Should you worry about liquidity?
Liquidity is the relative ability of a security to be sold without substantial transaction costs or reduction of value, if you need to sell. The harder it is to sell a security or the greater the loss in value resulting from the sale, the greater the liquidity risk. Municipal bond issues tend to be smaller, on average, and may trade less often than corporate bonds, so liquidity risk can be a concern. If you’re concerned about liquidity in the muni market, stick with larger, higher rated issuers when possible.
Where are you holding the bonds?
Comparing pre-tax and after-tax yields makes sense if you're investing in a taxable account, but that may not be the case in a tax-deferred account, such as an IRA or 401(k).
If the yield and credit risk of corporate bonds meet your needs, they may be more appealing in tax- deferred accounts. Interest income from corporate bonds isn't subject to federal income taxes if held in such accounts, whereas it's taxed at the investor's ordinary income tax rate in a taxable account. However, distributions from a tax-deferred account will be taxed at the investor’s ordinary income rate at the time of the distribution.
In taxable accounts, municipal bonds often make much more sense—especially for investors in higher tax brackets, since their income from the bonds will likely be tax free at the federal level. In addition, investors with taxable income above $200,000 (single filers) and $250,000 (married filing jointly) also pay a 3.8% additional Affordable Care Act (ACA) surcharge on all investment income. Interest on tax-exempt municipal bonds is not subject to the ACA surcharge. Interest on bonds issued in your home state may also be exempt from state income tax, though other taxes may apply.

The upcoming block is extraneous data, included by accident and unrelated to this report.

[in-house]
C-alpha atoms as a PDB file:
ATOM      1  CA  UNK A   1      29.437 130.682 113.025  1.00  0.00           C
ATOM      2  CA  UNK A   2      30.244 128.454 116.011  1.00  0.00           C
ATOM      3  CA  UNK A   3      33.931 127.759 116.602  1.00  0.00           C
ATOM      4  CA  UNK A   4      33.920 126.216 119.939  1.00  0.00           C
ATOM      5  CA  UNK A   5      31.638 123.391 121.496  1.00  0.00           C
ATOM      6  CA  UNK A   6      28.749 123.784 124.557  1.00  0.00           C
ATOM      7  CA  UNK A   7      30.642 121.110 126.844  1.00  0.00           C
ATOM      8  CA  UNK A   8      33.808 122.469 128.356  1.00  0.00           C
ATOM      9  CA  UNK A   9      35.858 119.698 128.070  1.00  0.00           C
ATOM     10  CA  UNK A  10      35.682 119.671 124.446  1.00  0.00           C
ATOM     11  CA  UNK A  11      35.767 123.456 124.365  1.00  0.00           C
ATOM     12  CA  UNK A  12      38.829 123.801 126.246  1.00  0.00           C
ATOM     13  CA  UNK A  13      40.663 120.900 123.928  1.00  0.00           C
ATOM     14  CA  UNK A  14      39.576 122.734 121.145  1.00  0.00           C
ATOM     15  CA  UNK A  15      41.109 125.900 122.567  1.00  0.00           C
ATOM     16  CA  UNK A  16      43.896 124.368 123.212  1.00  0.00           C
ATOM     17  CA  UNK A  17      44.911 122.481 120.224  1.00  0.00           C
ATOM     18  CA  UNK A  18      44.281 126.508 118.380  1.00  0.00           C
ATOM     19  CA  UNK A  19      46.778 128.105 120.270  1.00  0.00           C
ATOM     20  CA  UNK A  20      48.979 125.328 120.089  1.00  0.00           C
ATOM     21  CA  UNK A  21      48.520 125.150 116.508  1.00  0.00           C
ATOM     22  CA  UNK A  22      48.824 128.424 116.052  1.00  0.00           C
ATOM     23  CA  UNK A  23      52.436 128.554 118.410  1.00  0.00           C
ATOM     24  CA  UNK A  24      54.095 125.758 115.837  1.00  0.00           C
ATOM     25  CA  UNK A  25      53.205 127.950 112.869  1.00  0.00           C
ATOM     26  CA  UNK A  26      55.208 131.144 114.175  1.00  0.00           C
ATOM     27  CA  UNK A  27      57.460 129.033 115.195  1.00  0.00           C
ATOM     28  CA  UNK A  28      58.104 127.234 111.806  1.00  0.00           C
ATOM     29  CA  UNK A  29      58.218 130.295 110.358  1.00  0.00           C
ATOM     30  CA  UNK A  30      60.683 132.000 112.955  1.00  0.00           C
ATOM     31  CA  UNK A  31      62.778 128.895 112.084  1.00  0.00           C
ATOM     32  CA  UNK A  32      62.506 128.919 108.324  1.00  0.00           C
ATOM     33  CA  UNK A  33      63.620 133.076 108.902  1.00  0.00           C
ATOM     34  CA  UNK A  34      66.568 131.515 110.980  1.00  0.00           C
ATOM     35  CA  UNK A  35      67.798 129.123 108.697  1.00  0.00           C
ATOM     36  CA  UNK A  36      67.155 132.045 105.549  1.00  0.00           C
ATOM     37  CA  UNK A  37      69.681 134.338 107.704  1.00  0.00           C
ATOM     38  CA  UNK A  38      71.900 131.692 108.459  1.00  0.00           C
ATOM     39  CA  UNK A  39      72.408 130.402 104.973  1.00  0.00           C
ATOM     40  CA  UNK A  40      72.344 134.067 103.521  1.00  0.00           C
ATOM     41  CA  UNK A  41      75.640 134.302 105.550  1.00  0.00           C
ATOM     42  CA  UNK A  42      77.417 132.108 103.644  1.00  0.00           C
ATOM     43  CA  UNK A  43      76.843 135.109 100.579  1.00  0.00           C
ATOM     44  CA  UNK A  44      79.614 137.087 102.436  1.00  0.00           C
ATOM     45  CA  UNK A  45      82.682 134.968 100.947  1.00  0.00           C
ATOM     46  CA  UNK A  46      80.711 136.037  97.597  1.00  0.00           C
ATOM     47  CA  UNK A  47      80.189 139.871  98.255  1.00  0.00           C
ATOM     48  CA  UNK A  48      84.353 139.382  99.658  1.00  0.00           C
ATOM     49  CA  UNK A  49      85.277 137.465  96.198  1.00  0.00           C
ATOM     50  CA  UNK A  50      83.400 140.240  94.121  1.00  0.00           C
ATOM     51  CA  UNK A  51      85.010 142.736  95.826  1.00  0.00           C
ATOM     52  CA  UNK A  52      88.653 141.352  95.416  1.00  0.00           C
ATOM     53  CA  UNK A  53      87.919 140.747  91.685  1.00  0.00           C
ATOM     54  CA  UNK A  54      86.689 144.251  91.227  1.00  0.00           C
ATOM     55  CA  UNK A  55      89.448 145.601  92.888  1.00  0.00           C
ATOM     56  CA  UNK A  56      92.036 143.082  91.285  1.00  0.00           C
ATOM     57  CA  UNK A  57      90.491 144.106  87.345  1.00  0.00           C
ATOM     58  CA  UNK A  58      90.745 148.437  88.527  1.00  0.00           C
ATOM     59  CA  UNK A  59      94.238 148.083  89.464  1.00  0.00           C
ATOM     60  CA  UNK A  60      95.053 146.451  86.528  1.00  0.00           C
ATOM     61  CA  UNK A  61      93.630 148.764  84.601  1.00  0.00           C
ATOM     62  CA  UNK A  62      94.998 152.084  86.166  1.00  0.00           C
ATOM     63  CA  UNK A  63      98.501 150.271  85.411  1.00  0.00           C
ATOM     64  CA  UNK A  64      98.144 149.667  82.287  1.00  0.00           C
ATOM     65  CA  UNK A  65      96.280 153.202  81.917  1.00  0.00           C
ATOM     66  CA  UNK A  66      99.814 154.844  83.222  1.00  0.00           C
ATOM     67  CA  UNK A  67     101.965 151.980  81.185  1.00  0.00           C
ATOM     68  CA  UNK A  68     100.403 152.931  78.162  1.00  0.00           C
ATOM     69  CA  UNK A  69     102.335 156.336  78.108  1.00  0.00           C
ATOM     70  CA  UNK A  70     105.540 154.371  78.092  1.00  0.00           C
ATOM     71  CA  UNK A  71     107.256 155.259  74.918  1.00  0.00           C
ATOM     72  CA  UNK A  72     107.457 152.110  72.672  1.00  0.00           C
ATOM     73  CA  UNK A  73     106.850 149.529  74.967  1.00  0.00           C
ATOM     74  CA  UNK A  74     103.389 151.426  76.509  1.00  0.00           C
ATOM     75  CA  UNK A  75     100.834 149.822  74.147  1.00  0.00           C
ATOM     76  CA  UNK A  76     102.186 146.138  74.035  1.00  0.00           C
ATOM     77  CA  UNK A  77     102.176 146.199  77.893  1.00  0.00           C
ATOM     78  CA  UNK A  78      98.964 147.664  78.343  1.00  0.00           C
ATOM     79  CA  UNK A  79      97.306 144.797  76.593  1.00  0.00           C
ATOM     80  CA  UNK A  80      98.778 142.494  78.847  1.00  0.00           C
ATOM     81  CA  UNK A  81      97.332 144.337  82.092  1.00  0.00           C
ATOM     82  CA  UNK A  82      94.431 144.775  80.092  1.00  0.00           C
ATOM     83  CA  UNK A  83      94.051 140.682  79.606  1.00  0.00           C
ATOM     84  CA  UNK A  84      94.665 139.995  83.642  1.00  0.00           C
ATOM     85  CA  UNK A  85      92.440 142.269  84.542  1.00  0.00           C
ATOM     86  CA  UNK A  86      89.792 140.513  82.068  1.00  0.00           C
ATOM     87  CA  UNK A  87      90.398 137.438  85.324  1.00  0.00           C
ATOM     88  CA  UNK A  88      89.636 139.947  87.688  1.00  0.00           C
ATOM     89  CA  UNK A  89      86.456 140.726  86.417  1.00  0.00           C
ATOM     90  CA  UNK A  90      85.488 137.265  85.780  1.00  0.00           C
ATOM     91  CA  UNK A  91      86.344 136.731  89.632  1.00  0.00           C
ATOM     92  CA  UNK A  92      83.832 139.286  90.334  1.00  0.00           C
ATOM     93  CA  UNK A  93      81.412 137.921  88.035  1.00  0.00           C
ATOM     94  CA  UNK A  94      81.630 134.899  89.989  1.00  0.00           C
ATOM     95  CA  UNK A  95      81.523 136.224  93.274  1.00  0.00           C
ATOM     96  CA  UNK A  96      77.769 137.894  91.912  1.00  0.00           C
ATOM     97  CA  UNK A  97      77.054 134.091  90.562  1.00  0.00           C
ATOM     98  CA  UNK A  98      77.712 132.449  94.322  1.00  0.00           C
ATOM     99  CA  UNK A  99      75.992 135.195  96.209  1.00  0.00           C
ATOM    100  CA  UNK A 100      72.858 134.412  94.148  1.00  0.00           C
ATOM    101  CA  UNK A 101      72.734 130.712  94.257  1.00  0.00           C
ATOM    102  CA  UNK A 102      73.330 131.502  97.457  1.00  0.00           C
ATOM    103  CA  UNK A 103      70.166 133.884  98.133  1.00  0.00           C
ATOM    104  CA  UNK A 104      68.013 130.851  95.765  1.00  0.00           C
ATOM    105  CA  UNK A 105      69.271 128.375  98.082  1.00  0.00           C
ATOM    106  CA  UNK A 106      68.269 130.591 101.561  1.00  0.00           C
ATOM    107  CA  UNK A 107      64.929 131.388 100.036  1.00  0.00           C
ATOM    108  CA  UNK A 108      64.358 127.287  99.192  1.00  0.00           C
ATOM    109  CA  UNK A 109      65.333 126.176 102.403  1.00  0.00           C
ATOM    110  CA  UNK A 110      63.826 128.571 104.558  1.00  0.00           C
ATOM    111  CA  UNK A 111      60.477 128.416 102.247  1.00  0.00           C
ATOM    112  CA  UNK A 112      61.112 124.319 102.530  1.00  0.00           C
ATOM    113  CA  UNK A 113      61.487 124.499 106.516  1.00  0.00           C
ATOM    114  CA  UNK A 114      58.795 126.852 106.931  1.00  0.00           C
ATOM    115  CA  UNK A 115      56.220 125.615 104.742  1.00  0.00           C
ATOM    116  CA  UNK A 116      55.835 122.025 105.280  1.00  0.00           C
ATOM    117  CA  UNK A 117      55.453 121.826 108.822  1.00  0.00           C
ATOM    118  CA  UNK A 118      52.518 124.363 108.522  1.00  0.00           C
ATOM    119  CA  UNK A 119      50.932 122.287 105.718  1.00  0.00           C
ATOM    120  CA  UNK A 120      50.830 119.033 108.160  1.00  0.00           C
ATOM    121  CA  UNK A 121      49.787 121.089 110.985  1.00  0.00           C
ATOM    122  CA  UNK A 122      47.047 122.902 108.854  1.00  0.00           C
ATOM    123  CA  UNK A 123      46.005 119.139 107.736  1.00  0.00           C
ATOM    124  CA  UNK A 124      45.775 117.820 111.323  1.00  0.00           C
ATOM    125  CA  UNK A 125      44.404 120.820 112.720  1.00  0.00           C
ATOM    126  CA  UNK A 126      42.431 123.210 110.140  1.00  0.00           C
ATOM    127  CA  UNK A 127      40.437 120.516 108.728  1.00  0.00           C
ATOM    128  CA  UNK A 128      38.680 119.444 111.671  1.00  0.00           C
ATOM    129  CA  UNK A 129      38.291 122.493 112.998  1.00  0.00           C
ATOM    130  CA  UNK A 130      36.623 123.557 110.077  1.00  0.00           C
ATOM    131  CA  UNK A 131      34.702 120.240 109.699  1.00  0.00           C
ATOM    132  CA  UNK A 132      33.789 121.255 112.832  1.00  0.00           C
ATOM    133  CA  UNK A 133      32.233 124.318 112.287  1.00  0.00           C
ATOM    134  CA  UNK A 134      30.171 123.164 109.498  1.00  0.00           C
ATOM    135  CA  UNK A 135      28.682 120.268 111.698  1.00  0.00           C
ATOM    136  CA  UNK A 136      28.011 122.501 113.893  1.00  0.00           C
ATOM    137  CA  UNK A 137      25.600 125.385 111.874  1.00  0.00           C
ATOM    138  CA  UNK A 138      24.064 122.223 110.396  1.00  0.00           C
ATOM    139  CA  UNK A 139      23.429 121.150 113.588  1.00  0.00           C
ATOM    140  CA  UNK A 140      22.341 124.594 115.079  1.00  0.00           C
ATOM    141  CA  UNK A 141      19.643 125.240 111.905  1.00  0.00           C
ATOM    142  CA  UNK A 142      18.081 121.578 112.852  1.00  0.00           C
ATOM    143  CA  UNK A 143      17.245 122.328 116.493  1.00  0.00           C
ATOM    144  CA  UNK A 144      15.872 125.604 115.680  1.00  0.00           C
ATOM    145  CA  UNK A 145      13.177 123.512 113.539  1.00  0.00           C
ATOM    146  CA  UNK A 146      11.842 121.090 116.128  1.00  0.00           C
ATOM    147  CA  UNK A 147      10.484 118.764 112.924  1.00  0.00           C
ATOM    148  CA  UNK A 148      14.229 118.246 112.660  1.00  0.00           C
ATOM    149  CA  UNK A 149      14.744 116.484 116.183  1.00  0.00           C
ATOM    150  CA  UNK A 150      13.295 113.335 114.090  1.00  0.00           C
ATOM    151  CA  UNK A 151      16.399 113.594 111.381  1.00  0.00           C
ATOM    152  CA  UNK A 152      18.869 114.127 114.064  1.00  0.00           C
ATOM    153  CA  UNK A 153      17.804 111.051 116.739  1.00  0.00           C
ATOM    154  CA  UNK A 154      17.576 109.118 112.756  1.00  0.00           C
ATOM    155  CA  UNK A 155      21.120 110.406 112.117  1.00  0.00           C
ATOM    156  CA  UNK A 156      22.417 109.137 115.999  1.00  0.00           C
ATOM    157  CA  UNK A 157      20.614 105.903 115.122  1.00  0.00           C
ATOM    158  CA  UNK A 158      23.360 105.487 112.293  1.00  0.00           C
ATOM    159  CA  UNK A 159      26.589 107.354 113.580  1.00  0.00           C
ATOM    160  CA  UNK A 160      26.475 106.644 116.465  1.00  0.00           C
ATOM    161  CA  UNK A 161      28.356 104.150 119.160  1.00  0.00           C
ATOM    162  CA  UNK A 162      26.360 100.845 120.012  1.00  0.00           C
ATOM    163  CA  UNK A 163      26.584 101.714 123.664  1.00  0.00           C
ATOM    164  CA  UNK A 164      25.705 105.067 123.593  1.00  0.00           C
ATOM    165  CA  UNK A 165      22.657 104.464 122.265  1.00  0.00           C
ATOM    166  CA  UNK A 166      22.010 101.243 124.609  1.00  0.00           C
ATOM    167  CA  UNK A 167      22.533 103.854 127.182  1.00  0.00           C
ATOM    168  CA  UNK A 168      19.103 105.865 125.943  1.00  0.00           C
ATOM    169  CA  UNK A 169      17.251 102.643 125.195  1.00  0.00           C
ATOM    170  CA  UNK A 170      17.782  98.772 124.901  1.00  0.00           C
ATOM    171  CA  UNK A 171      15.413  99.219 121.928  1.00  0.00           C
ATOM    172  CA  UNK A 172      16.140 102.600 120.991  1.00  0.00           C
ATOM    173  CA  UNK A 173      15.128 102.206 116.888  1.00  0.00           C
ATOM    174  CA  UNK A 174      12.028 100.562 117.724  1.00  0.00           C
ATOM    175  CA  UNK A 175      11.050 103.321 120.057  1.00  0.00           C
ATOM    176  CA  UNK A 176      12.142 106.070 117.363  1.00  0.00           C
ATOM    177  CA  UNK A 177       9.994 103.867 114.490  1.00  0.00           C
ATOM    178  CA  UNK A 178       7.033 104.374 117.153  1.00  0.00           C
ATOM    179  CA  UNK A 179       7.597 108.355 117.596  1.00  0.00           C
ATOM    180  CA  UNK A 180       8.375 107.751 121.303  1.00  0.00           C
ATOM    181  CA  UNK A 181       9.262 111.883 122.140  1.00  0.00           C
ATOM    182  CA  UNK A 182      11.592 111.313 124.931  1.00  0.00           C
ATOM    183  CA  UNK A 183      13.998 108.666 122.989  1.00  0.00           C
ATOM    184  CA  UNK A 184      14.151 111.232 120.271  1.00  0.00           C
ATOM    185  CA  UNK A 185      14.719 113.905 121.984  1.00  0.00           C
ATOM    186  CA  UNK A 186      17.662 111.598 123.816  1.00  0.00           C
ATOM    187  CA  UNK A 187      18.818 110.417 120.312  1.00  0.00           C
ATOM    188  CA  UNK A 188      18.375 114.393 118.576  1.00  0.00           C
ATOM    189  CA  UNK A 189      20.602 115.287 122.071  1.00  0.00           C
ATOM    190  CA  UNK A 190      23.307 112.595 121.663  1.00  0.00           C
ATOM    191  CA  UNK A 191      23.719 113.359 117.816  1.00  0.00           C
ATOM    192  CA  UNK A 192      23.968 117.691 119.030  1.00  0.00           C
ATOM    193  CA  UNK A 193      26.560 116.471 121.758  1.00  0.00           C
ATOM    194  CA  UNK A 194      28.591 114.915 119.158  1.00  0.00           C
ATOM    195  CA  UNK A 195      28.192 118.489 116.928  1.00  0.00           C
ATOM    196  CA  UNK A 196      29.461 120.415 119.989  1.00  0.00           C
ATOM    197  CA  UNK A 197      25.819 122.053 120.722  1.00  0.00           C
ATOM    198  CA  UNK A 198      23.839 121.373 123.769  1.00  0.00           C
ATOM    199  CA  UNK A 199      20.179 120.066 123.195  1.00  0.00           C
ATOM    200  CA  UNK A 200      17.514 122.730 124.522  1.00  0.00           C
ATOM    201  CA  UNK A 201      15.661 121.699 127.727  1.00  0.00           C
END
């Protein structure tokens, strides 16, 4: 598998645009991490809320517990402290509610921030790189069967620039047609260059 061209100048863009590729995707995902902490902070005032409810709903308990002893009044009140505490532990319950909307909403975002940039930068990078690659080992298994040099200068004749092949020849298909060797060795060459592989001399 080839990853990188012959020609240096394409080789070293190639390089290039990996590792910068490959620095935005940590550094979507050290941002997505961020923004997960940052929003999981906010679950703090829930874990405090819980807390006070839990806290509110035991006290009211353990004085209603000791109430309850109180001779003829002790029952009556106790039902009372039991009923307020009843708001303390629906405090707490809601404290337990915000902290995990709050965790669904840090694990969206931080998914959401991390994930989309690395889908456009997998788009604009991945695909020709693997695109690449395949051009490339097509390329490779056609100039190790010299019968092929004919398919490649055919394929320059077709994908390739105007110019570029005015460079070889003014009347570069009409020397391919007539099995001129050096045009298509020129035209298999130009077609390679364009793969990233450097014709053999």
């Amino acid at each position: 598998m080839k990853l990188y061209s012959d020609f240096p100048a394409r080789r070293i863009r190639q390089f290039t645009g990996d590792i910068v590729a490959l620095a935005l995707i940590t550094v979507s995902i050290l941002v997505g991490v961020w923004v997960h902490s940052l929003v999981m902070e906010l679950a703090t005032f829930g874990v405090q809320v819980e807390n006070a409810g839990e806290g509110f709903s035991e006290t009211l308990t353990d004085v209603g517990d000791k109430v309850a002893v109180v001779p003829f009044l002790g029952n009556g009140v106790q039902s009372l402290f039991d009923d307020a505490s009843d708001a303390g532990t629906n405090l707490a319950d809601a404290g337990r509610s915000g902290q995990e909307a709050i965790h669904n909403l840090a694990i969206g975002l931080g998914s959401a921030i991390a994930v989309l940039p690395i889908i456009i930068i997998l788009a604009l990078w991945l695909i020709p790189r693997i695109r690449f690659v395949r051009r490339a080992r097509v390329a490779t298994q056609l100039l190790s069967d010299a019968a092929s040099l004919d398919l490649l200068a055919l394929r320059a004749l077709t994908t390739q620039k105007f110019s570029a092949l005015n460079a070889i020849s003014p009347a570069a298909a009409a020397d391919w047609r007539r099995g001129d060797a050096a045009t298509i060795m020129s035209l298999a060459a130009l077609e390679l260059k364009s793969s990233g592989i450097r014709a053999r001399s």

What to do now
Despite the term "investment grade," the markets for corporate and municipal bonds are very different with respect to credit quality and default rates. If you're looking for higher yields in the lower rungs of the investment-grade market, especially if you're planning to hold the investments in tax-deferred accounts, the dollar amount outstanding in the market is larger with investment-grade corporate bonds, even though there are more municipal issuers. In taxable accounts, though, munis often make more sense, especially if you're looking for after-tax yield with higher credit ratings.
1 The formula for tax-equivalent yield (TEY) is the tax-free yield/(1-tax rate).
2 As of 4/23/2015. Yield-to-worst is the lower of the yield-to-worst or yield-to-call. It's the lowest yield an investor will receive, barring default. Average durations of the Barclays Municipal Intermediate Bond Index and the Barclays U.S. Corporate Intermediate Bond Index are 4.88 and 4.46, respectively. 3 Investment-grade securities are those with a credit rating of BBB- or Baa3 or above by Standard and Poor's and Moody's Investors Service, respectively.
3 Investment-grade securities are those with a credit rating of BBB- or Baa3 or above by Standard and Poor’s and Moody's, respectively.
Talk to Us
To discuss how this article might affect your investment decisions:
- Call Schwab anytime at 800-942-9084.
- Talk to a Schwab Financial Consultant at your local branch.